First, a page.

There are policies that trust people with certain powers but do not trust those same people to decide who else to trust. This seems to me alternately wise and foolish. If I work on a secret government project then there are those who specialize in security by checking into background of others to consider the possibility that they are spies. I don’t like working in those environments but I do not criticize that particular paranoia.
If we turn our attention to trusting programs instead of people, then confinement becomes feasible and the theft of secrets seems controlled, but sabotage remains possible. Is it possible for an adversary to produce code that is able to gain a reputation of working, yet is able to detect applications where it should sabotage some calculation? I think usually no but sometimes yes. In that case it may be necessary to get a background check on the subroutine, which may mean reading the code or getting a background check on the programmer of that routine.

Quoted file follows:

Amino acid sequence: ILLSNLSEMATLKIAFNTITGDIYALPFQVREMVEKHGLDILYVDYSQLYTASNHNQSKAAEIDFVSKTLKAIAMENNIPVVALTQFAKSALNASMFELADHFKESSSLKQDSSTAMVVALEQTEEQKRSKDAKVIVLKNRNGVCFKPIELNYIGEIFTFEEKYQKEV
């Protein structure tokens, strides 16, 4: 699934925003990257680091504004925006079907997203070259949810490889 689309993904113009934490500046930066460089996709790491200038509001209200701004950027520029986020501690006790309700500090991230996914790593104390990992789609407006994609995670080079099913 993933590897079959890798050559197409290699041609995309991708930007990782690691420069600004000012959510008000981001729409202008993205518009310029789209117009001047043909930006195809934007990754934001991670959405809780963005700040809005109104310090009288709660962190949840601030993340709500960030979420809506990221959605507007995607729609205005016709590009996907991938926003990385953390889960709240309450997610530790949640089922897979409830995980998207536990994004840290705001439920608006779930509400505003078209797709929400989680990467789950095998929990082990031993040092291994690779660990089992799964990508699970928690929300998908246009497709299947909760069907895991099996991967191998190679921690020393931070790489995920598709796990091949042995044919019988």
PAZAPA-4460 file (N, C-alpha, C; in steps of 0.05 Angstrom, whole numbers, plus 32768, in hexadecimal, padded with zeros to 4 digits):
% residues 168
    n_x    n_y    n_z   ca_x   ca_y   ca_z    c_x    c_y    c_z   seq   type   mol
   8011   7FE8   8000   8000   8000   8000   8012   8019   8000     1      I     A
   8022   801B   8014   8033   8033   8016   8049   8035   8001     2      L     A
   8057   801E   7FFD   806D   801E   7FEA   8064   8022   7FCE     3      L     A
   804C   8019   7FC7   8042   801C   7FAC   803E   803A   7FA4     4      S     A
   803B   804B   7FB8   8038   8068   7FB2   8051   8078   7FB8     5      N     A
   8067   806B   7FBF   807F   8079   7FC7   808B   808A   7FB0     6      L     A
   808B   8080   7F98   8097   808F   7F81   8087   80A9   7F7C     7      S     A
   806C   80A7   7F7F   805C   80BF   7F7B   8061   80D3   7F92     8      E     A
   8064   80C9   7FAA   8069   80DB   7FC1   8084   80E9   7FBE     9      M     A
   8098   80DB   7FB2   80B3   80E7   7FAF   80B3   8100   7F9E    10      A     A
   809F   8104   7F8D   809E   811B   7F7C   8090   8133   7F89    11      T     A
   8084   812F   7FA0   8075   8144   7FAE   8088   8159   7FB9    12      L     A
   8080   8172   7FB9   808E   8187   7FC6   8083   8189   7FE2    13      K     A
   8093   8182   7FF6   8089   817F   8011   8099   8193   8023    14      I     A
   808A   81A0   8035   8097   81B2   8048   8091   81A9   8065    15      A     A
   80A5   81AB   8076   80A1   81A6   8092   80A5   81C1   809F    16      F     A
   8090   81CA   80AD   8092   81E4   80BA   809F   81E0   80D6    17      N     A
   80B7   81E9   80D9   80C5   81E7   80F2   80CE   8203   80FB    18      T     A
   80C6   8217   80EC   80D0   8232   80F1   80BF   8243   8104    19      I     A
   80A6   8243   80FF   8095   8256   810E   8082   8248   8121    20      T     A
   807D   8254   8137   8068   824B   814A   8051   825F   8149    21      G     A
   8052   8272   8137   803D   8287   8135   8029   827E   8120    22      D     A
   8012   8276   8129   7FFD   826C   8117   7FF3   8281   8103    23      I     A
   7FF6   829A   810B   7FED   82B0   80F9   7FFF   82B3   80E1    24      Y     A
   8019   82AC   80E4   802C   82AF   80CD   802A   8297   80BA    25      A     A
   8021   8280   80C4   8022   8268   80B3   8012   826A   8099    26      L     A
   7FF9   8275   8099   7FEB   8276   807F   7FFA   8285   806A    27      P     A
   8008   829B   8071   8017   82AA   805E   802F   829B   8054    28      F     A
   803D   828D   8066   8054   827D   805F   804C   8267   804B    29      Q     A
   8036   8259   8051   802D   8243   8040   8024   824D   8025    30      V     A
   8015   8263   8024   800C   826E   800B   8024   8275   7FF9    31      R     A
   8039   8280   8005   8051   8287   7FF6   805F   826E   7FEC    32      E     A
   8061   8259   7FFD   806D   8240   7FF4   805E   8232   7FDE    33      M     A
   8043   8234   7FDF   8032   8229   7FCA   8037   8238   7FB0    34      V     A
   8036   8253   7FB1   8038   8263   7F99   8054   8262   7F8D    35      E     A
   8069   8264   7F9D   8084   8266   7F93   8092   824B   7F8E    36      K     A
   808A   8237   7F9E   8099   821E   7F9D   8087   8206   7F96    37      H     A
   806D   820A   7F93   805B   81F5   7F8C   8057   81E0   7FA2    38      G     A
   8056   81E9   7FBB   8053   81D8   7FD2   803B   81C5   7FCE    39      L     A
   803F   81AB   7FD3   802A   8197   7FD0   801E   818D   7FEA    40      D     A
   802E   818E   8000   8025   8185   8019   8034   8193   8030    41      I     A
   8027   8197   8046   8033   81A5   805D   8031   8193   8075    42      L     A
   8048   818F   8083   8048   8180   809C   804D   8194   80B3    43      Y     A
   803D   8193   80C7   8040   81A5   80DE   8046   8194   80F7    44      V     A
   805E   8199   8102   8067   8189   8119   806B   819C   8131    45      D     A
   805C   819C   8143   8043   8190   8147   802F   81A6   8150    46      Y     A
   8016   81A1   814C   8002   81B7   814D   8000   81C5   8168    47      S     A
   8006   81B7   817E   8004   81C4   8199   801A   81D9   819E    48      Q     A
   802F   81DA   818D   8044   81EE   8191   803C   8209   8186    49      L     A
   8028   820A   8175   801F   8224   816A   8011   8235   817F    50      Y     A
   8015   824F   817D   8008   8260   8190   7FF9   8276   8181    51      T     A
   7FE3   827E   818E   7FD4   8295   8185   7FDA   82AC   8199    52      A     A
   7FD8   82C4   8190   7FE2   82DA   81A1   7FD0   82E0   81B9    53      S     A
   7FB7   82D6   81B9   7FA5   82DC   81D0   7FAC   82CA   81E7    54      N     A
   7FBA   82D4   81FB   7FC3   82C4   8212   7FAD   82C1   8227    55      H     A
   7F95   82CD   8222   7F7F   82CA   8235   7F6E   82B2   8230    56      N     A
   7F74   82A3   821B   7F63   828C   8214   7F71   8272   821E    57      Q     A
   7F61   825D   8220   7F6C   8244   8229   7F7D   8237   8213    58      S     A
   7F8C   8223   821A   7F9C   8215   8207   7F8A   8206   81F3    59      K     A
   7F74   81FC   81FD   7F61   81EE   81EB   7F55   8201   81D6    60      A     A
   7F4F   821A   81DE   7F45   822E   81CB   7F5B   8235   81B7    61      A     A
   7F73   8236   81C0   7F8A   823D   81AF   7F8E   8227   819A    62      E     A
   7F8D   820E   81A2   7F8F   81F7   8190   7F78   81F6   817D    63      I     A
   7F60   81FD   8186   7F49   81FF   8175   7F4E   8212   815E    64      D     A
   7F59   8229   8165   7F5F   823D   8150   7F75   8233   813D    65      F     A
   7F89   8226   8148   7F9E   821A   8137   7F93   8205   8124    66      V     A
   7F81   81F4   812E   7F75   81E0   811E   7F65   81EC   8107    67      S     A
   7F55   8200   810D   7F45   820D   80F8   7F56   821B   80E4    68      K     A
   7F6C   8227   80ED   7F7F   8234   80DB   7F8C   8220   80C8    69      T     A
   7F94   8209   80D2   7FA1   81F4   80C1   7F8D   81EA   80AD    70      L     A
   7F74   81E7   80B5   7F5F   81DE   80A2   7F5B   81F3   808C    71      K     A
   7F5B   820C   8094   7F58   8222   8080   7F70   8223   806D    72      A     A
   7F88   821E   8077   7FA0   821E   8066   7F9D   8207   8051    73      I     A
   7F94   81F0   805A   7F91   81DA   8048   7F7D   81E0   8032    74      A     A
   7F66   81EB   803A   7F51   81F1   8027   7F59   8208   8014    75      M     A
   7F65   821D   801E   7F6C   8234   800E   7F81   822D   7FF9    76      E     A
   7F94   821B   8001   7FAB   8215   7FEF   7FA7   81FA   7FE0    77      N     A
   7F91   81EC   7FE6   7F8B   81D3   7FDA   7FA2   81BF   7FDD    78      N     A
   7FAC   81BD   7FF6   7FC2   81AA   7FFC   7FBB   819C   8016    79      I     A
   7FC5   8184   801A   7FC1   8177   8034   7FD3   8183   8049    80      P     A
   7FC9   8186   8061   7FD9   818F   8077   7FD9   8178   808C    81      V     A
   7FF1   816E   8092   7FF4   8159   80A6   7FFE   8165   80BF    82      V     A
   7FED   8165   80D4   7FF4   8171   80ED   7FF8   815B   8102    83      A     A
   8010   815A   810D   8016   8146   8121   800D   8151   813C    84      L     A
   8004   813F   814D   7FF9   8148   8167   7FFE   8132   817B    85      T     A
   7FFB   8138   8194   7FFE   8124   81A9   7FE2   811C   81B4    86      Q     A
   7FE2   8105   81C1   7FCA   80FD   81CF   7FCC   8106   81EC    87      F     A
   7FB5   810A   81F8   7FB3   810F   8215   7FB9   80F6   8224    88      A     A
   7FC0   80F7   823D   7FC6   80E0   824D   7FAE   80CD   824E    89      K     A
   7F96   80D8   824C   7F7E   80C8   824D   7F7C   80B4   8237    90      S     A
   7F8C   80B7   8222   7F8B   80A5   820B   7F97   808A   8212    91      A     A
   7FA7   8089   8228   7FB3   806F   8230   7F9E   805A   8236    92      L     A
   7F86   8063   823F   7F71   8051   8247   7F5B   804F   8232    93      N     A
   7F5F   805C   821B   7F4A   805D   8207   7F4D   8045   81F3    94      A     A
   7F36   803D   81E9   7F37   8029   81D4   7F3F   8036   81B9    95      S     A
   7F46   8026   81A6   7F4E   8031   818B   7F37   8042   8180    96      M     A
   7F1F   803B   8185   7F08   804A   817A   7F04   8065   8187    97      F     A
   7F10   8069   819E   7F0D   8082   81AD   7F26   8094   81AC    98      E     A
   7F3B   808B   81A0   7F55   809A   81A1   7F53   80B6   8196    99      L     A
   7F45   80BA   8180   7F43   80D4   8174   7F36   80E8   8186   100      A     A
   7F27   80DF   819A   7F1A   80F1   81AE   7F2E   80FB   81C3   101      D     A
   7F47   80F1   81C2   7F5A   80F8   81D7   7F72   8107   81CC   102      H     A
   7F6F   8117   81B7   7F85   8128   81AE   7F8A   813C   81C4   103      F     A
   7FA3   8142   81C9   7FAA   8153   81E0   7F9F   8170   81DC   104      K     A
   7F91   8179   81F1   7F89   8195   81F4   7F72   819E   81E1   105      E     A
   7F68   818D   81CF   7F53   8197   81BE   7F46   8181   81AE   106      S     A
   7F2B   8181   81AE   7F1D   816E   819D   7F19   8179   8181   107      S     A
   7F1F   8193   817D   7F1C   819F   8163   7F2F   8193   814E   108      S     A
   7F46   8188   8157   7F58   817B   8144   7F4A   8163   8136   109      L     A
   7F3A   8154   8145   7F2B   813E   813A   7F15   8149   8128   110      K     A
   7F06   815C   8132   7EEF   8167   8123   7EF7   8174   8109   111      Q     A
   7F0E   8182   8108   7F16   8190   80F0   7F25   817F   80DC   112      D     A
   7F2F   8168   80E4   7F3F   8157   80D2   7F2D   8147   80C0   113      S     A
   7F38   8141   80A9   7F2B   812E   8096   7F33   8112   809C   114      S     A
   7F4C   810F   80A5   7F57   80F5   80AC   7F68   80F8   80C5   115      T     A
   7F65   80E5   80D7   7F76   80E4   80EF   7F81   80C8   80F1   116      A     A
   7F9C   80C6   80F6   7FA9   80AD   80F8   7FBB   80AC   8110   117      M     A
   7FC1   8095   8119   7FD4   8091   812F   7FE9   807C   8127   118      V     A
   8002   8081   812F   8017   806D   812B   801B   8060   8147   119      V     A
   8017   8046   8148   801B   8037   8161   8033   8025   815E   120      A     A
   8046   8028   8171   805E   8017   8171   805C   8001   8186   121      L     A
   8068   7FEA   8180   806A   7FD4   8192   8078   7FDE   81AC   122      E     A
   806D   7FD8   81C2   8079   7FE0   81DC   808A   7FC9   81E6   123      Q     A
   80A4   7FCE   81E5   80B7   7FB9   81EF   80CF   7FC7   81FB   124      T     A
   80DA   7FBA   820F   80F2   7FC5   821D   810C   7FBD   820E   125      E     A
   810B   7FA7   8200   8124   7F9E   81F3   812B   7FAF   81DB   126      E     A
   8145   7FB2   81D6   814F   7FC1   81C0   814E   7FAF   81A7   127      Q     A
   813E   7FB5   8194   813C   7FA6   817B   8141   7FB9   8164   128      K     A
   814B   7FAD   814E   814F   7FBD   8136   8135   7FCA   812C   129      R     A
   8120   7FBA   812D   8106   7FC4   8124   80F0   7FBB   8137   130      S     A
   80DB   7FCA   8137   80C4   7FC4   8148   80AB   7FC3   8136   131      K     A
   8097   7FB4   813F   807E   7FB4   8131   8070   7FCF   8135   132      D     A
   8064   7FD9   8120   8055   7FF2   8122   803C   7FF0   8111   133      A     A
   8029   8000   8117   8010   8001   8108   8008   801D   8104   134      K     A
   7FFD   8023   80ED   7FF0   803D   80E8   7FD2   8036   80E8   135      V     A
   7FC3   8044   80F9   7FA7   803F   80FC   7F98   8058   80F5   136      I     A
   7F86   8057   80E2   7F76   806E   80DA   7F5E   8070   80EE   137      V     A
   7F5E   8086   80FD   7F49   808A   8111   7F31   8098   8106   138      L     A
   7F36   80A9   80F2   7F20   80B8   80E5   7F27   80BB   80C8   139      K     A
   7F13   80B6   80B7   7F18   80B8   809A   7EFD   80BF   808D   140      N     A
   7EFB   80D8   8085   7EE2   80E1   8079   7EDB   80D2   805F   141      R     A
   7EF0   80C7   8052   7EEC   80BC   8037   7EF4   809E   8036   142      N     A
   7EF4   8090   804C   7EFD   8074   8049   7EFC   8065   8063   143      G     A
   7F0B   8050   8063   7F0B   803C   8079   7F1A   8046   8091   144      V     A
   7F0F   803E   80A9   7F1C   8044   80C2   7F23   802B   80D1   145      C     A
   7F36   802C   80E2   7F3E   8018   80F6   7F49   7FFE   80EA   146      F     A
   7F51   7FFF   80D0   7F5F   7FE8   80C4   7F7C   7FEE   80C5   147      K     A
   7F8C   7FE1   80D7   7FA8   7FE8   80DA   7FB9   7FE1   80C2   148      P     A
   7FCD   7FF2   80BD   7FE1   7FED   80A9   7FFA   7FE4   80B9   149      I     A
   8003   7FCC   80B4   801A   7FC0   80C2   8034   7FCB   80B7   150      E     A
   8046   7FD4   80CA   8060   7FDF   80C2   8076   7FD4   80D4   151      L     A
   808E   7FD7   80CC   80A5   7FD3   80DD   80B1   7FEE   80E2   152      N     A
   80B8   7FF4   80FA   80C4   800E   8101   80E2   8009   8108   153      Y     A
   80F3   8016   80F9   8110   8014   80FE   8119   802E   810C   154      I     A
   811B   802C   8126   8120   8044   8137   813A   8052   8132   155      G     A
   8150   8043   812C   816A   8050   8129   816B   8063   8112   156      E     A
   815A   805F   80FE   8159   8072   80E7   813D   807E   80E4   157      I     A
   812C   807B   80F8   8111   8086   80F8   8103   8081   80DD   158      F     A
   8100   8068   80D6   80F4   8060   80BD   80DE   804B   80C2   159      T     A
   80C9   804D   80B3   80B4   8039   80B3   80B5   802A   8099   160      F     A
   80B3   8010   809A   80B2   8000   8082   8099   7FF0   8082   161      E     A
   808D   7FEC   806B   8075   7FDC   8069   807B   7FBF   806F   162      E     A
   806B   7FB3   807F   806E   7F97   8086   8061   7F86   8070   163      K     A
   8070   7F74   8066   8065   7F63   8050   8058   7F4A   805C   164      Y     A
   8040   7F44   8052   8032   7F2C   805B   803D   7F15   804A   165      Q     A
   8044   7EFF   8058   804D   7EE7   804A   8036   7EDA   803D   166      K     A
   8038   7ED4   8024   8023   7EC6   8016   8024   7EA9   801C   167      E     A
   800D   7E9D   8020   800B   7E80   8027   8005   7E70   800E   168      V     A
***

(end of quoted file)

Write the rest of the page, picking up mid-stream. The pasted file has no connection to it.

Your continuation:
Normally abstraction discipline means that a contractor will be concerned with the competence of sub contractors but not sub sub contractors. Division of labor may require the contractor’s security department delving into the incentives of the sub sub contractors.